Recent projects of the ARRC include an evaluation of the Hawkesbury-Nepean River Recovery Program, using both quantitative and qualitative techniques to review the relationships that have been formed and out of the program.

Sharing knowledge in innovative ways

The ARRC is also involved in the “True Tales of the Trout Cod’ research story. Author Will Trueman has written an extensive book on the history of the trout cod in the Murray Darling and Dr Lovett and her colleagues are working to produce films, booklets and an interactive website to bring the stories to life and provide information targeted at different audiences and localities.

Future plans for the ARRC include trying to secure support to revitalise the Natural Resource Management Navigator, a tool developed through the Knowledge for Regional NRM Program formerly run by Land & Water Australia, as well as launching a successor to the popular RipRap magazine Dr Lovett edited for 13 years. All of these projects seek to facilitate web-based knowledge sharing.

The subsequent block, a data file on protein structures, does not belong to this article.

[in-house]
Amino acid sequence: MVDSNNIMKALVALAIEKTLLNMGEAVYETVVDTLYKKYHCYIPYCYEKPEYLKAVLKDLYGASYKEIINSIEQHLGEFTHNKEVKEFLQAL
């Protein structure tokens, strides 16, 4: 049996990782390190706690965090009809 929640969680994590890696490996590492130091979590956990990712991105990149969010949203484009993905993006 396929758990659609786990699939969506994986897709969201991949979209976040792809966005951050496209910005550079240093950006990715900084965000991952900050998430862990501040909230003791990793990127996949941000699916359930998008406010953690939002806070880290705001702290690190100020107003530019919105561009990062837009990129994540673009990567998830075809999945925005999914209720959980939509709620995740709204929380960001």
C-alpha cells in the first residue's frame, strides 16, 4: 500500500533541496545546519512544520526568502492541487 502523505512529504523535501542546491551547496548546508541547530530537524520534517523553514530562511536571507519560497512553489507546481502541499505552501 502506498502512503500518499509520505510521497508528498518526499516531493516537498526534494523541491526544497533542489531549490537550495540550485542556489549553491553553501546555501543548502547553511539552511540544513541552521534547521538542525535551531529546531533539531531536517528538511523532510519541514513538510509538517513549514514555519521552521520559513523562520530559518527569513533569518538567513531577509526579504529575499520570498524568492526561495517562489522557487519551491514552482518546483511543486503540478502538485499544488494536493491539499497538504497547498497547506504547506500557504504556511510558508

It is clear Dr Lovett and her colleagues at the ARRC are passionate about the environment through the techniques of sharing knowledge, of valuing people and their emotional connections to the environment, and through assisting various people involved with rivers and river management to talk to each other.

The methods are reaping success. Doug Rhodes from the Office of the Hawkesbury Nepean, provided this reflection on ARRC workshops: “We are now talking about WHY we do what we do and using this as fundamental motivation for all our work and communications.”